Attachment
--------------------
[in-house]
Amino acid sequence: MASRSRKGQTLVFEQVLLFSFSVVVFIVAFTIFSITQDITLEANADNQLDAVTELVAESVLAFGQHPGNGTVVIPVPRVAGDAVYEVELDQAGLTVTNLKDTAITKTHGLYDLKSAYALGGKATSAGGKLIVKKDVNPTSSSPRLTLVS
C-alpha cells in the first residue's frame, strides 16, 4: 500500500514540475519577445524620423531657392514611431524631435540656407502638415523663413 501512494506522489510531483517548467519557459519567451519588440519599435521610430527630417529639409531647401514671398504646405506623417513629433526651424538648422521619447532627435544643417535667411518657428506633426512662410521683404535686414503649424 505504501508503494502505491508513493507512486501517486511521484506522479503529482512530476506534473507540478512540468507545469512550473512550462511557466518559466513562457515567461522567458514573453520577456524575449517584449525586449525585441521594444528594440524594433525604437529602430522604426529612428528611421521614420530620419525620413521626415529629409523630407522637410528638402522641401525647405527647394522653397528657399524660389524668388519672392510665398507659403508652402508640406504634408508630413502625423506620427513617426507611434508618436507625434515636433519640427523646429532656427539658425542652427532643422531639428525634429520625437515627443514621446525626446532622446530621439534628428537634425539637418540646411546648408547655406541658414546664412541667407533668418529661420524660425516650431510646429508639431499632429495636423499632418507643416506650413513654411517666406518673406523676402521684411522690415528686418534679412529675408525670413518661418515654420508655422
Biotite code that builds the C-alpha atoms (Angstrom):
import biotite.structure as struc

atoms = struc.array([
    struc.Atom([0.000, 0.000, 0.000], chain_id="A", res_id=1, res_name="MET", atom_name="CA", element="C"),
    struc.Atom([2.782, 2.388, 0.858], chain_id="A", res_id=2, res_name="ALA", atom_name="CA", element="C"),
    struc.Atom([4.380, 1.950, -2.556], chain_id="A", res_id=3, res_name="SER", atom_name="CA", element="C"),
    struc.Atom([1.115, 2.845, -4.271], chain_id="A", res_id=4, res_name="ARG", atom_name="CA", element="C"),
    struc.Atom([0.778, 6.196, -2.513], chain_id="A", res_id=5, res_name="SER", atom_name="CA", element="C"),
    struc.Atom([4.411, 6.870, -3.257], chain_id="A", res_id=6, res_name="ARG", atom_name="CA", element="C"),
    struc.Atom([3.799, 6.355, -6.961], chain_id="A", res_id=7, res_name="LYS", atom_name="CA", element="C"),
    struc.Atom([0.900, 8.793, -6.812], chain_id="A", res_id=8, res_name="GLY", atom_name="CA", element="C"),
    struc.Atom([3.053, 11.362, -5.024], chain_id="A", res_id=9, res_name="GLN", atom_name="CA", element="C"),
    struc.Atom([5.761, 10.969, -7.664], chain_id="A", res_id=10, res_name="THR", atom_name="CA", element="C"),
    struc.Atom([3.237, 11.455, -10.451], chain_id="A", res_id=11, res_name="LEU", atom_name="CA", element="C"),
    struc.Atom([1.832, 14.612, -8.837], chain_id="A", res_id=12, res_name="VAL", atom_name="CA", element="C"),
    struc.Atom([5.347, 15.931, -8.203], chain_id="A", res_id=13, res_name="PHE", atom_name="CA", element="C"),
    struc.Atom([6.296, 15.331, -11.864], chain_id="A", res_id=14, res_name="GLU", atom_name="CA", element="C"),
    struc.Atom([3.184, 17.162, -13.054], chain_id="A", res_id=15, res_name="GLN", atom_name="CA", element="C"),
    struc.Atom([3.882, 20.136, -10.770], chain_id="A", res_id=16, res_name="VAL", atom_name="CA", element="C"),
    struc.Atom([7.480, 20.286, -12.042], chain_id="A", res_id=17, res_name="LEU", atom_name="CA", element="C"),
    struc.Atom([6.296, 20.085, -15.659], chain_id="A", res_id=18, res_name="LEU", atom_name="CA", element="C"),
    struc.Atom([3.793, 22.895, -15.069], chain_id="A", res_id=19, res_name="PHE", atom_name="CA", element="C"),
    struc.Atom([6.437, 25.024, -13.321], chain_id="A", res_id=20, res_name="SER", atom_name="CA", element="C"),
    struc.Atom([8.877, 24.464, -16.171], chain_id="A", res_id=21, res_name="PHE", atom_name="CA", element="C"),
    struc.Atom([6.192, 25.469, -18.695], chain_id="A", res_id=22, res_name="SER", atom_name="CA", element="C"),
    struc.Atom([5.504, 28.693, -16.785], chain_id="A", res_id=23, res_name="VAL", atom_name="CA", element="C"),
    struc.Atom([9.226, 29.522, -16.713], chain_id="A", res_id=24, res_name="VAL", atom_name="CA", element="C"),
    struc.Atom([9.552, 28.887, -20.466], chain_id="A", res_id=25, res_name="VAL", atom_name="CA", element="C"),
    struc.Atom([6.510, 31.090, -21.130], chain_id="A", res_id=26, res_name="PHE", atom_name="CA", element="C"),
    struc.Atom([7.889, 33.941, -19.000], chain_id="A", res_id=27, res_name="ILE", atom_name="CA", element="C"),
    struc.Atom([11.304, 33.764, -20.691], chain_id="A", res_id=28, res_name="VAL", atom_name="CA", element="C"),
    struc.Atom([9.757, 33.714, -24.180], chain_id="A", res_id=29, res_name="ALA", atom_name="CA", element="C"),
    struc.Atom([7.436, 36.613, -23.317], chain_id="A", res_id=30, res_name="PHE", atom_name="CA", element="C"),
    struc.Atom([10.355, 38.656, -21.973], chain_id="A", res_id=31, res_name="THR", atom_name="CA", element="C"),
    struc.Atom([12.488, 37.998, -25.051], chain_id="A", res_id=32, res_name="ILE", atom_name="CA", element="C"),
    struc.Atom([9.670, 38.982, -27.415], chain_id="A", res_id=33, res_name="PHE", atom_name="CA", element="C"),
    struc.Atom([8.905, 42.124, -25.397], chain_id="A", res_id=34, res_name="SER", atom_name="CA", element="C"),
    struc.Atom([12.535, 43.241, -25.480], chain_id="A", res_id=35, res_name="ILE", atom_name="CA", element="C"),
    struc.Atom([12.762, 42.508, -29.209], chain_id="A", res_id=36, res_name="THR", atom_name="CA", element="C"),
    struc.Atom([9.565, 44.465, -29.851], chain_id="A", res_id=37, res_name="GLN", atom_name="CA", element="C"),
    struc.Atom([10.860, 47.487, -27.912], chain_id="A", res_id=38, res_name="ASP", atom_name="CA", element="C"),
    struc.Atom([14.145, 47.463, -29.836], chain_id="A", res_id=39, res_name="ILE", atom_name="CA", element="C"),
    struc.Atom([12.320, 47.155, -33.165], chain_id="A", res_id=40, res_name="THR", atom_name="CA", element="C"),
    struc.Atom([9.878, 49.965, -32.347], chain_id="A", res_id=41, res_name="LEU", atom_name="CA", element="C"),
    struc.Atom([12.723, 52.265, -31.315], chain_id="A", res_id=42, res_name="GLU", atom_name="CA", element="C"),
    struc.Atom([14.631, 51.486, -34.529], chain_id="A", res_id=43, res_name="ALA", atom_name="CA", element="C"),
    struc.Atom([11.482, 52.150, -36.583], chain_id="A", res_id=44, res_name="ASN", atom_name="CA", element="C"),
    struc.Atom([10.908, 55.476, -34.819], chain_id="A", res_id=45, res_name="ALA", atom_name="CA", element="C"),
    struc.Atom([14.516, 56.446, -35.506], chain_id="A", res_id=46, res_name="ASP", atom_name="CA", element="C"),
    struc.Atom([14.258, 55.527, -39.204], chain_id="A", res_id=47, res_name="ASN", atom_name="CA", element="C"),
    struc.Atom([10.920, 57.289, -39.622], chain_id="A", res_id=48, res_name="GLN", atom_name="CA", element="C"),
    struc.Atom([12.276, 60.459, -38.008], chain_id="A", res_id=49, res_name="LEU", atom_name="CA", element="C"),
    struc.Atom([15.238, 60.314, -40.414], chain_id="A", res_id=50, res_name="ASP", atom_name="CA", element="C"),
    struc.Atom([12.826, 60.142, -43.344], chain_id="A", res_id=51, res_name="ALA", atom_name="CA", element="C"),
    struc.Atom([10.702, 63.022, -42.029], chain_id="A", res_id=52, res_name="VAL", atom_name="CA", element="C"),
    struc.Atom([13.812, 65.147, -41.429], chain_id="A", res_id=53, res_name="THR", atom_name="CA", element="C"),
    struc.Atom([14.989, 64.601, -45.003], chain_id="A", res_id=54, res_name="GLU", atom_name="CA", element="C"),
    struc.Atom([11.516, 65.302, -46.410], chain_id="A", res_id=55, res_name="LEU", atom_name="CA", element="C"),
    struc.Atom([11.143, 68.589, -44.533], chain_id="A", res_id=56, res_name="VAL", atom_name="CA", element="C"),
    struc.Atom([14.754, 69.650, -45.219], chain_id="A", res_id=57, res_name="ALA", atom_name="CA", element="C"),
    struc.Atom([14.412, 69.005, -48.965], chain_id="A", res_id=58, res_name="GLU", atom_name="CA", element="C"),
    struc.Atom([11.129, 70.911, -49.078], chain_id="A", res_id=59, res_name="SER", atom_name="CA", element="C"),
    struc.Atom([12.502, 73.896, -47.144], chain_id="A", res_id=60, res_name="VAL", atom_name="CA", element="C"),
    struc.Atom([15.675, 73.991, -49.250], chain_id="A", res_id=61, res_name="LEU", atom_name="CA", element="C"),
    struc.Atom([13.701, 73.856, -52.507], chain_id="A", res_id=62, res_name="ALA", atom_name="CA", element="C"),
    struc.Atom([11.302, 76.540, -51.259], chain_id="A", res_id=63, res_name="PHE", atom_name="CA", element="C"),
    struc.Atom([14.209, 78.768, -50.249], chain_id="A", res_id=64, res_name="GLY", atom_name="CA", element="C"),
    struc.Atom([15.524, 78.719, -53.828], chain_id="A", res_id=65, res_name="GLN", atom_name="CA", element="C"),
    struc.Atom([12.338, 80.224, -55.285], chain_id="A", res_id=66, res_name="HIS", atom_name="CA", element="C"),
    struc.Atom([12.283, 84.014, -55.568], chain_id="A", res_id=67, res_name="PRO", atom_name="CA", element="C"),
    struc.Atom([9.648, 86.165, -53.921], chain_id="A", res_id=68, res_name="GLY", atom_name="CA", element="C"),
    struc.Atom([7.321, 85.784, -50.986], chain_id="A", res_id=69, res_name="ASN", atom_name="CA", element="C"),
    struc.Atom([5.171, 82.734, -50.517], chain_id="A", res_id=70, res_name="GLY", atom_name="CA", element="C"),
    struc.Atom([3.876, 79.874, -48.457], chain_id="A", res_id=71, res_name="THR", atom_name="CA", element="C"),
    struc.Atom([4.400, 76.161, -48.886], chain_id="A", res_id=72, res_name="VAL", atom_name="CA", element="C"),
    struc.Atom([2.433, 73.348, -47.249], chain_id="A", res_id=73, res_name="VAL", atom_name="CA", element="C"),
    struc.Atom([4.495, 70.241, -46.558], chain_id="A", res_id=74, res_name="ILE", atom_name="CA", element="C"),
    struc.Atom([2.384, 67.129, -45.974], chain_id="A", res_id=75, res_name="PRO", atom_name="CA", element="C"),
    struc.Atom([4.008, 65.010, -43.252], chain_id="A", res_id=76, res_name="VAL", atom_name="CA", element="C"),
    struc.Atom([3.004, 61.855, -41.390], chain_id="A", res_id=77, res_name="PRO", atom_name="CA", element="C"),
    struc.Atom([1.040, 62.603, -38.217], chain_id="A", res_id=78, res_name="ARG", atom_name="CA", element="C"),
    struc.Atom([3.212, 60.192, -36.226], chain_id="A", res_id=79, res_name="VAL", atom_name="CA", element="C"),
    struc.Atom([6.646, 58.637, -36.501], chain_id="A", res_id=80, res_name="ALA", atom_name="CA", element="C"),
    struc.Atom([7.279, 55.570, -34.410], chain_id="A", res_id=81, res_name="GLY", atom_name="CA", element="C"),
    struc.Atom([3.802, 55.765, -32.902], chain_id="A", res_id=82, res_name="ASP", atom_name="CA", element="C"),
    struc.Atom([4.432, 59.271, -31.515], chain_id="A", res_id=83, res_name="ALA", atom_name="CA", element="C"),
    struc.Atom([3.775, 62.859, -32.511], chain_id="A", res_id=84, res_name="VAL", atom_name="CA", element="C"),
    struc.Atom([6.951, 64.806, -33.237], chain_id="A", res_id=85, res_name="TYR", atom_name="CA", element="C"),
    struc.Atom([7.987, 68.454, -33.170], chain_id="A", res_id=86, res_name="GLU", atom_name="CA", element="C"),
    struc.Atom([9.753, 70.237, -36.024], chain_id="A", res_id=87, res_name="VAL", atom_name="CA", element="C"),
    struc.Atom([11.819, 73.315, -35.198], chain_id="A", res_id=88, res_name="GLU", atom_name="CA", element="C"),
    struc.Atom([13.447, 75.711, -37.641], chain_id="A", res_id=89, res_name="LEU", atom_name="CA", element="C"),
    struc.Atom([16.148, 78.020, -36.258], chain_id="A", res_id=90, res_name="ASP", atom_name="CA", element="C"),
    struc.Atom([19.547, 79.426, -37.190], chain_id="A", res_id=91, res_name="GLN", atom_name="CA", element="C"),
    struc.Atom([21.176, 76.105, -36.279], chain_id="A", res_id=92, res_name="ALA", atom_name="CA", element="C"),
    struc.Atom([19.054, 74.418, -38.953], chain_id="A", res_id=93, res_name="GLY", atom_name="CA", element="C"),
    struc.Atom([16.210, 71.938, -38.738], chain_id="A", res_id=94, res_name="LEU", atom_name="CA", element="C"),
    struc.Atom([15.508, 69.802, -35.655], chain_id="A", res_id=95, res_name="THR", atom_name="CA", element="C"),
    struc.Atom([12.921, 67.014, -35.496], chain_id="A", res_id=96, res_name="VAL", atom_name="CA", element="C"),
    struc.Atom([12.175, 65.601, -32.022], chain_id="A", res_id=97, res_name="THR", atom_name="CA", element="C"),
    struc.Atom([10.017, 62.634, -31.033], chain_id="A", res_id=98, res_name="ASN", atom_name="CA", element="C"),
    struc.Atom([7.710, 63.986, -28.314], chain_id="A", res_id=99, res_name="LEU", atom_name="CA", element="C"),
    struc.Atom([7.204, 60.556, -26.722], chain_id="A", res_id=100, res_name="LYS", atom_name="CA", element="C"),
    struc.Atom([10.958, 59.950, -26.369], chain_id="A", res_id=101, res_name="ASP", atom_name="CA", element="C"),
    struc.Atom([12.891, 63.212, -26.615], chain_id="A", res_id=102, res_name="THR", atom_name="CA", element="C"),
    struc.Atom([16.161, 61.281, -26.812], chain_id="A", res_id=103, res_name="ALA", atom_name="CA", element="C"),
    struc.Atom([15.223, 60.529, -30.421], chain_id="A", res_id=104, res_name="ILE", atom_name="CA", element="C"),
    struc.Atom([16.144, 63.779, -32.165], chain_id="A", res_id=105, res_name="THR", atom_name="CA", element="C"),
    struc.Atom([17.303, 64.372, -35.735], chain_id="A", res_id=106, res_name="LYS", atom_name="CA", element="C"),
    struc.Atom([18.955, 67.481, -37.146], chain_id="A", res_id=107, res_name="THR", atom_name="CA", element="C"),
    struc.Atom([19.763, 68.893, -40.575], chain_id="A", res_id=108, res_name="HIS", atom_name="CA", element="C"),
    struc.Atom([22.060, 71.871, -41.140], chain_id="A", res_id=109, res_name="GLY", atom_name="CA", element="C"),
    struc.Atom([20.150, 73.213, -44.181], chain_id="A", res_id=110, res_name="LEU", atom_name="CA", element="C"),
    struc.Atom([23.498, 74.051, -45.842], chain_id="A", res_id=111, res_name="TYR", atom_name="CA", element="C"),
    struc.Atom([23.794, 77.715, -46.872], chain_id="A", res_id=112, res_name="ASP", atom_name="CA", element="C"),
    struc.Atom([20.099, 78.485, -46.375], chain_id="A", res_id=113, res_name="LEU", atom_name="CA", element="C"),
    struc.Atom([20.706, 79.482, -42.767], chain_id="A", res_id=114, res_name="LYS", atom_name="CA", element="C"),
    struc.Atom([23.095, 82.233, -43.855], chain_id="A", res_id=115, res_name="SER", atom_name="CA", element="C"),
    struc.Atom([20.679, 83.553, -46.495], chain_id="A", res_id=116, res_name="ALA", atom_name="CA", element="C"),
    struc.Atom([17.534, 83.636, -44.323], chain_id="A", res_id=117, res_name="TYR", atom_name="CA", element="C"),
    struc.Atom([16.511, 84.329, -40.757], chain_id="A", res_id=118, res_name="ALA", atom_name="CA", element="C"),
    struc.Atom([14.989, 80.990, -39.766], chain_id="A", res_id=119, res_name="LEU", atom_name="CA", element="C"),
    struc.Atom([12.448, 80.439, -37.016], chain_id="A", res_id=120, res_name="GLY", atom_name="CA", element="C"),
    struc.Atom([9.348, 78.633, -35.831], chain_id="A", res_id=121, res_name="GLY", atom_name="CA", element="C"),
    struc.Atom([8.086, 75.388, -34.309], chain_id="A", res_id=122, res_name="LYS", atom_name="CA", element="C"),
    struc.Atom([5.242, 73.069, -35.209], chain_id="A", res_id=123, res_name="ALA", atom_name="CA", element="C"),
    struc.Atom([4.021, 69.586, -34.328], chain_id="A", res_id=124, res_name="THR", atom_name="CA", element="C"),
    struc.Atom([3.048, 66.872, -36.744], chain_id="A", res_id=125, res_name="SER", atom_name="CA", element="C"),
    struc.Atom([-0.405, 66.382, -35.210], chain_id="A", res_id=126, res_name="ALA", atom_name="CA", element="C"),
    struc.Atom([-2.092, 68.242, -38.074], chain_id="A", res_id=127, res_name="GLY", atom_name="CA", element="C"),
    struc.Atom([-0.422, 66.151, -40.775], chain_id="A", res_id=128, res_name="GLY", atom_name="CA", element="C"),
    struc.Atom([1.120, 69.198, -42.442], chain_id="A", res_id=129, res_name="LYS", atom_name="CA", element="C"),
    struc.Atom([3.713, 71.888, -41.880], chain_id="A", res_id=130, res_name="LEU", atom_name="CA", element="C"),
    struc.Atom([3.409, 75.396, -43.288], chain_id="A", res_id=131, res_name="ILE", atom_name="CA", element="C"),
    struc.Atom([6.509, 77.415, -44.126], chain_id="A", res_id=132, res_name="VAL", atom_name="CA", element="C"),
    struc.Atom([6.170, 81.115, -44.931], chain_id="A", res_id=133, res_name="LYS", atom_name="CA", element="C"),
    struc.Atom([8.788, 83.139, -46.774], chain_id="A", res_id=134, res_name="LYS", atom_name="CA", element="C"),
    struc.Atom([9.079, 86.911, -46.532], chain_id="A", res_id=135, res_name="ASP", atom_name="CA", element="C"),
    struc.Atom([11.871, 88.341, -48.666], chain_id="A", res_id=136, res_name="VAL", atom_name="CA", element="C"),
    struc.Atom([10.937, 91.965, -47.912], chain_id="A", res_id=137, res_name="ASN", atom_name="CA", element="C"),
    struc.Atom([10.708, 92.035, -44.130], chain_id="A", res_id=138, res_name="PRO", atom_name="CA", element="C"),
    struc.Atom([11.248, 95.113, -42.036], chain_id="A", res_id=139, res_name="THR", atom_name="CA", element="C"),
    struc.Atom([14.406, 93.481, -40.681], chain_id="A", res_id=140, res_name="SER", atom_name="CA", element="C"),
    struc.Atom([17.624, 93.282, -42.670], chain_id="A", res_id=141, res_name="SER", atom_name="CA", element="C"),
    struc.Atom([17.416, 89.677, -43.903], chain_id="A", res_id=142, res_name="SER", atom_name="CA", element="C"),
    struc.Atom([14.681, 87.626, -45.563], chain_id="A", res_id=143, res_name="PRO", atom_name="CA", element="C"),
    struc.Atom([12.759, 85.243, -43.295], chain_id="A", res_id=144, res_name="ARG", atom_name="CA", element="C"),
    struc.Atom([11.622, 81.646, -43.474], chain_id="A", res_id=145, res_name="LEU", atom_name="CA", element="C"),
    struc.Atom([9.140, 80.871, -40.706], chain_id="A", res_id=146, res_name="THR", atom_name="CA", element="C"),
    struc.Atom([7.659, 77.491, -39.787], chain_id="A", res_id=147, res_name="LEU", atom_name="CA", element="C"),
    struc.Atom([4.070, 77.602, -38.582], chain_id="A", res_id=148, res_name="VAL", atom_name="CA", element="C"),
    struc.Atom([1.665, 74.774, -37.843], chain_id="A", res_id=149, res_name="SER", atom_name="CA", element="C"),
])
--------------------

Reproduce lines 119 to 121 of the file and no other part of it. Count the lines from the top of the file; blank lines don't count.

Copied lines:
    struc.Atom([20.099, 78.485, -46.375], chain_id="A", res_id=113, res_name="LEU", atom_name="CA", element="C"),
    struc.Atom([20.706, 79.482, -42.767], chain_id="A", res_id=114, res_name="LYS", atom_name="CA", element="C"),
    struc.Atom([23.095, 82.233, -43.855], chain_id="A", res_id=115, res_name="SER", atom_name="CA", element="C"),